Oscillate Tracks 001, a totally pleasant three tracker that featured cuts from a trio of well-hyped producers—Roza Terenzi, D. Tiffany, Jayda G—-serving as a solid “state of the sound” summation in terms of club-ready, electro-fied house music that packs some solid low-end heat. Clearly in thrall of the nebulous nature of contemporary bass music, the label has dropped a second compilation that is a darker and heavier affailooks to the type of what the label calls “modern dubstep” for inspiration and the record arguably serves as something of a summarizer on the different bass music templates that have been especially dominant throughout this decade. It might sound odd to some to square that with the fact that Hymns’ “Magna” that opens the record sits squarely with the club-ready CPU electro that has occupied a central place in contemporary dance music. But let us not forget just how deeply the post-dubstep scene fell in love with electro sound—cocaine powder, anyone?— and despite its retro sounds, “Magna” is mixed in an unmistakably contemporary way that holds its own in the mix. Super Hexagon Record’s co-founder J. Wiltshire’s 81-informed “Wave Tablet” hovers on down with an electro 2-step groove and a savvy, head-nodding drop that is perfectly accentuated with tasteful 808 accents. PTMC’s “Officewerks” sports a similar, slightly more energetic beat and a thoroughly percussive drop while Karima F ‘s “Bacon Shoulders” embraces rhythmic variance and a chattering high-end that will get that ass dropping in no time. Solid set.
Microthol - Transmissions (TRUST 2019)
Nick Land’s concept of hyperstition has found considerable favor amongst plenty of contemporary dance music enthusiasts. Basically an academic reworking/update of Sun Ra’s notion of myth science—a parallel that CCRU member Kodwo Eshun memorably developed in More Brilliant Than The Sun via the concept of sonic fiction—the concept of hyperstition is typically somewhere in the background when you see an artist or label talking “sonic bass fictions,” as reads the Vienna-based, DJ Glow-run TRUST’s Bandcamp text. Having been around since 1998, the much-loved TRUST crew have always made the effort to develop a dystopian narrative thread that ties its all-killer discography, attracting the likes of the DJ Stringray-backed incarnation of Urban Tribe in the late 00s who released a couple of blazing EPs sporting bio-dystopian titles like Bio Electronics and Social Engineering.* The Austrian techno/electro duo Microthol is one of TRUST’s hallmark artists and though they’ve been largely quiet this decade, the label dropped the Transmissions EP last week, which was crowdfunded by “enraged xenoethicists and ailurophiles” (LOL). Opening cut “Hostile Invasion” wastes no time in getting down to business atop a ferociously growling bass line and a tense synth rhythm-melody, a cybernetic voice cryptically detailing the bass fictions at hand. There’s a sweet bellicosity flowing across the record’s four tracks, “Armoury Funk” taking an oddly cheerful tone in soundtracking the armament of an “invasion fleet” while “Dissonant” brings the tempo down for an especially headcracking and stark cut that showcases the pair’s sharp ear for sound design. Transmissions closes with the brainwaltz of “Transmission 0604,” which features Aphex-y percussion and a warping synth line designed to cut across galaxies and recruit a whole new army of cyberdelic warriors to the cause.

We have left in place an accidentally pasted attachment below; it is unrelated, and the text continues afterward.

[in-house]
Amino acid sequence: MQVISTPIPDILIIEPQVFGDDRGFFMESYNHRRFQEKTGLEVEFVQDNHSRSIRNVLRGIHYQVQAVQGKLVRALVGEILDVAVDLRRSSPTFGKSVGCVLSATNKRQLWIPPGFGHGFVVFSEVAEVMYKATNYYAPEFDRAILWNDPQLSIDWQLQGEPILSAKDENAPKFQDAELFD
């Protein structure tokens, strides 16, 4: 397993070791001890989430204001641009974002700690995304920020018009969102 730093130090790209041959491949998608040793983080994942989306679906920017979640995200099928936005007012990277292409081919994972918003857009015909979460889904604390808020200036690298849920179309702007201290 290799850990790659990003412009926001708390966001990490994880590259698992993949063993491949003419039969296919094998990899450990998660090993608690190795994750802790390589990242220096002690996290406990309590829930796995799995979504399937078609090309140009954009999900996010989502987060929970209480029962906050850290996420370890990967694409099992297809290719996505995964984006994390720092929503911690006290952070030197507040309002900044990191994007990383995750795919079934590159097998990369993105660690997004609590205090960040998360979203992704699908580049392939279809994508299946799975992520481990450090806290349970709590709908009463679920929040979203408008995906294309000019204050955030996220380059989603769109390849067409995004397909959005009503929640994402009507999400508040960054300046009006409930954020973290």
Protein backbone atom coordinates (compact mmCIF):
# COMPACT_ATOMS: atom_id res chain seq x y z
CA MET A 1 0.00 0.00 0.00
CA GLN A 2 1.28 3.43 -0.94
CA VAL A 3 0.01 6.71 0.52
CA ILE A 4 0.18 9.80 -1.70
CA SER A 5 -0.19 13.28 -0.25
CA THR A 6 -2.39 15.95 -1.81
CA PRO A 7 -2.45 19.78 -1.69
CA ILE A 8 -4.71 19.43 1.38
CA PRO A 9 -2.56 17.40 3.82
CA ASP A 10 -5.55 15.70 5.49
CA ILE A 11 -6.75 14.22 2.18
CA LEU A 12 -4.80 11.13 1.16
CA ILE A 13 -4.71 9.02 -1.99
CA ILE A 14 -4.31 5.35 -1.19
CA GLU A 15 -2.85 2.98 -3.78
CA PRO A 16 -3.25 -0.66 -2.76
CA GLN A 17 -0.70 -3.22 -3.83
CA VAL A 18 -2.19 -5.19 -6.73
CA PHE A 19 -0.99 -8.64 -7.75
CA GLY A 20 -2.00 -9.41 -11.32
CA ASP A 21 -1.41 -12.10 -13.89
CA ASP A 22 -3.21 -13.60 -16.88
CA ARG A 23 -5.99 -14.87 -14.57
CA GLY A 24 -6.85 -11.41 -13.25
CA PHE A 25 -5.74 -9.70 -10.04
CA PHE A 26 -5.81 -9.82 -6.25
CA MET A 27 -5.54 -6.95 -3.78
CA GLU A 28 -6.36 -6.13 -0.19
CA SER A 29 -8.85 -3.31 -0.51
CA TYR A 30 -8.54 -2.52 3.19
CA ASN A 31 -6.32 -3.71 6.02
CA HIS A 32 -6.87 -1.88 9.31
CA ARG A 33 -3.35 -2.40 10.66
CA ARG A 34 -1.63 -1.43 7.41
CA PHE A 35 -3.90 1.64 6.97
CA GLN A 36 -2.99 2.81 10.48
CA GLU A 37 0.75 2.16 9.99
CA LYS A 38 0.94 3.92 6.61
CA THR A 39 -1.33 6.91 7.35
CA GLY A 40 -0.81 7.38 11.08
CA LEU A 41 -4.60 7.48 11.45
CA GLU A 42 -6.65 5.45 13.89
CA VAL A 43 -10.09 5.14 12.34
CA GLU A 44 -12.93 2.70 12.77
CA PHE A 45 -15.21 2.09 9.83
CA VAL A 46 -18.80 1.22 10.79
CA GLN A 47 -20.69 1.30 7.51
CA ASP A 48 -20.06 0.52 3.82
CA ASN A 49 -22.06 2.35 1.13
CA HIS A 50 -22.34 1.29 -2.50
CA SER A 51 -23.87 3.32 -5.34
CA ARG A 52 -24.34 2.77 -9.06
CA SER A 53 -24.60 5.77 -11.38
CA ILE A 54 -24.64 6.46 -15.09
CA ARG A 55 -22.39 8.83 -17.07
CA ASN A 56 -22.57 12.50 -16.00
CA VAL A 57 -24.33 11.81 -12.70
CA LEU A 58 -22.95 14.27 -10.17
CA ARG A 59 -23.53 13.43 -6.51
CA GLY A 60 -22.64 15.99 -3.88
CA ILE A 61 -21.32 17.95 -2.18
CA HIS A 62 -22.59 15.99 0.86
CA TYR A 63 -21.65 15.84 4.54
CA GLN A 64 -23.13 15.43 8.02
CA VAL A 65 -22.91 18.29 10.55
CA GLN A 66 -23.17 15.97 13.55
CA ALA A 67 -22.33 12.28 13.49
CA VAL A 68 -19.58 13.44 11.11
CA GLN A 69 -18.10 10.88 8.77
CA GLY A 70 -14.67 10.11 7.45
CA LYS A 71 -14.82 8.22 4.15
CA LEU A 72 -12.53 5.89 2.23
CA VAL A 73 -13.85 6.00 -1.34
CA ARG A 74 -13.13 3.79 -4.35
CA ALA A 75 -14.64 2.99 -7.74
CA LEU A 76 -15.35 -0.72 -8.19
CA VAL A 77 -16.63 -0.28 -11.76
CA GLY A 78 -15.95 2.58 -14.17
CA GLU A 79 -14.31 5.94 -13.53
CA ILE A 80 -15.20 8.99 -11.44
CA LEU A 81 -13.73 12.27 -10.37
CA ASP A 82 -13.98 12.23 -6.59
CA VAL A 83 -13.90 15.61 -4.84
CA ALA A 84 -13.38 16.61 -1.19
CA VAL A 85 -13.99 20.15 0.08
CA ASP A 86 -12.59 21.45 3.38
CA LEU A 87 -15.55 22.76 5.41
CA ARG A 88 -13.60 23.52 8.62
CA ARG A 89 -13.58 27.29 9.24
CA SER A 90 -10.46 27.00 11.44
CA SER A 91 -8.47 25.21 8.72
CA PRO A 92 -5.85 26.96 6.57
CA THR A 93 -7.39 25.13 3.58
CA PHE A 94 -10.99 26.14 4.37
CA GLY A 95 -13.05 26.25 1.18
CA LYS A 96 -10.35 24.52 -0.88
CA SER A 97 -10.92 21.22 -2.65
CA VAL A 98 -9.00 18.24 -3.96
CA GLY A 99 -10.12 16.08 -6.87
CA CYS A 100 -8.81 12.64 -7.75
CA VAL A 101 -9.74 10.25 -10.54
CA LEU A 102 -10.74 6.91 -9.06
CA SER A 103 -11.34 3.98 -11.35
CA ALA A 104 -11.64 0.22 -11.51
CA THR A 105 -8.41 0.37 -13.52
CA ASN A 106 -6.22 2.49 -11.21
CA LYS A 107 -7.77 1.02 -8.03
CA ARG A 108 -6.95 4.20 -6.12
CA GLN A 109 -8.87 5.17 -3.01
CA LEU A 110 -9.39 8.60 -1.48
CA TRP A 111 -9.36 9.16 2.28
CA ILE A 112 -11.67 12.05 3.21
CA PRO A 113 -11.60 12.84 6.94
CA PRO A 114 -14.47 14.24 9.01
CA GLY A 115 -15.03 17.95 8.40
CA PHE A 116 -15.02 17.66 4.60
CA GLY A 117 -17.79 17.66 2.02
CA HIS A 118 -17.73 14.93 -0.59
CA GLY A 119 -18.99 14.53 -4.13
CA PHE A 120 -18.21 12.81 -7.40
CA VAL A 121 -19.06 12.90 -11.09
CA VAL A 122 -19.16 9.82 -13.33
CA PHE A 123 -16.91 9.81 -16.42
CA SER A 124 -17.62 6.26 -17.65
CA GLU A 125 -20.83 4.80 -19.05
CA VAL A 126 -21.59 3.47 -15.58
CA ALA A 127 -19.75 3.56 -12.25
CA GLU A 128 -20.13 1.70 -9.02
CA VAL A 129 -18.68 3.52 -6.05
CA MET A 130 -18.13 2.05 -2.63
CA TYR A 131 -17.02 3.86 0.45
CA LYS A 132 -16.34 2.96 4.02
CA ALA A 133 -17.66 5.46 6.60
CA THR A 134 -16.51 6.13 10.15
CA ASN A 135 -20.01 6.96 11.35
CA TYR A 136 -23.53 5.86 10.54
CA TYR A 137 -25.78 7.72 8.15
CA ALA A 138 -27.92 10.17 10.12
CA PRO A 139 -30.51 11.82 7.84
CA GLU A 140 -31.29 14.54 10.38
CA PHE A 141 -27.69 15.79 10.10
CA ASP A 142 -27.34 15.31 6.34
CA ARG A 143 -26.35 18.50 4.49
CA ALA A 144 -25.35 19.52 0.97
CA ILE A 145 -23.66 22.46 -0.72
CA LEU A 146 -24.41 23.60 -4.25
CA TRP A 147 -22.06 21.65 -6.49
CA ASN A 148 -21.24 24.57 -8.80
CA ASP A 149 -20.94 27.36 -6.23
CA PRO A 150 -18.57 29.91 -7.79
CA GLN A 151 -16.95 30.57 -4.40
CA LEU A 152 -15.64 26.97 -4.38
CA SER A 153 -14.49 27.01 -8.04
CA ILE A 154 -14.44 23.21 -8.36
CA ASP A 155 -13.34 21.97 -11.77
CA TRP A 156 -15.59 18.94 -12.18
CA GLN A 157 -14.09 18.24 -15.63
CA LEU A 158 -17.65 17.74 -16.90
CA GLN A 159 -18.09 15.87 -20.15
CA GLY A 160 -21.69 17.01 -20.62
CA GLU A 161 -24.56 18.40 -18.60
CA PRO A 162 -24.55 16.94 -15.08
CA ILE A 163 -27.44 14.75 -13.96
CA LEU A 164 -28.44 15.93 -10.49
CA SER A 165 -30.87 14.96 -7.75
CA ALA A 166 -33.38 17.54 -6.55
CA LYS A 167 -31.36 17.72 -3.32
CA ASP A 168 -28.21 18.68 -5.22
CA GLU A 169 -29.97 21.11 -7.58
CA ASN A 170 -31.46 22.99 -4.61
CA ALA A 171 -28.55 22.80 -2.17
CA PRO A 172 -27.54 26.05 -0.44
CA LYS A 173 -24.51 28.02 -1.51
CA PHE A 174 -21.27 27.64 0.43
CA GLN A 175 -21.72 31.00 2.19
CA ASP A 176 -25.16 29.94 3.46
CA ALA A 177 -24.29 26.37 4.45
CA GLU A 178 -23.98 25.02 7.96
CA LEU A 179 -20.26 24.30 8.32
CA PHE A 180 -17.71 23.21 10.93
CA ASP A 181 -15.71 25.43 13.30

*Be sure to check out the track “Her” if you never have, one of my all-time favorite Stingray cuts.
Xao - Primary Care Unit (Astral Black 2019)
The UK’s Astral Black has occupied a peculiar place in the twenty-first century post-genre ecosystem since starting out during the grime 2.0 boom of 2013, documenting a curious confluence of influences in contemporary British ‘urban’ music that encapsulates the cultural porosity which makes the UK rave continuum so goddamn fascinating. The fusion of grime and r&b might not have taken off during grime’s first wave, but DJ Milktray’s electric rhythm’n’grime gained a new audience when the Boxed crew embraced his MPC collages. In the intervening five years, the label has carved out a truly singular space, pushing beyond the charming east-coast-rap-meets-grime of acts like MilkMakerz to champion bleeding-edge beats from the likes of Rapture 4D and Rebore Kid (whose Rebore 001 EP from last year is pure fire). Following on from the leftfield sounds of Xao’s Alloys cassette back in 2017, the label has dropped an absolute scorcher to kick off their 2019 by playing home to the UK-born, Berlin-based producer’s first vinyl release, the ambitiously frenetic Primary Care Unit (which is medical slang for the morgue). Xao trades in the type of arch-Warp, IDM-influenced beats that thrive on maximalism, but in lesser hands can come off sounding bloated and navel-gazing. On opener “Embryno,” Xao flips the typical gaseously ambient opener on its head, underpinning the choral voices with a skipping, jungle-referencing UKG beat that stays just beneath the surface where “Corvid Tendencies” takes Jam City’s car crash rhythms and affixes strobing, grime-y woodwinds that knock the listener on their ass in the best of ways. Indeed, this is a producer who is clearly knowledgeable of the past three decades of rave music and also has something to say, supercharging the “Waxen Pith*”-referencing “Hydroxyapatite” with a crushing halfstep beat. The whole set is admittedly a lot to take in but never collapses under the weight of its own ideas, sounding always-fresh and impossibly inspired throughout. The maddest of props to Xao and the Astral Black crew for this one.
*There’s another Aphex song I feel like he’s referencing and I can remember the melody, but not the title. Argh!
Atariame - Métron Mixtape (Self-Released 2019)
For as “broadcasting from within the heart of the simulation” as so much music media feels to me these days, it’s a supreme irony that one of the few* sites out there doing meaningful, purposeful music writing is run by a platform corporation. While I’ve been frequenting Bandcamp’s journalistic entity Daily since their debut, it’s been in the past couple of months that I’ve noticed the site being one that actually inspires some amount of wonder and delight a majority of the time, which is super sweet! Not quite a digital native myself, I still have a healthy distrust of profiting from the subject matter you’re covering. But considering that no one really writes negative reviews anymore—unless it’s about an artist who’s a media heel in some capacity—and that BC Daily works with an extremely competent roster of writers, the site’s content feels less like, well, content and more like the type of over-earnest and joyful record store recommendations that beat any algorithm, any day. Over the past couple months, I’ve come to particularly enjoy Miles Bowe’s Acid Test as its focus is on covering the Bandcamp releases whose weirdness exceeds the capacity of a typical music pub elevator pitch, which, same! It was while trawling through Bowe’s April edition that I came across this stunning mix from Moscow’s Atariame who first turned heads with her Fear Is The World cassette (2017) for Oakland’s Constellation Tatsu. Recorded in anticipation of an upcoming full-length planned for release on Métron Records, her “Métron Mixtape 062” is all kinds of magical as she blends together a selection of her own material that moves deftly from solemn synth siren songs to her own mystic voice to tangerine-flavored synth miniatures and beyond. ADHD ambient for the distraction-prone masses.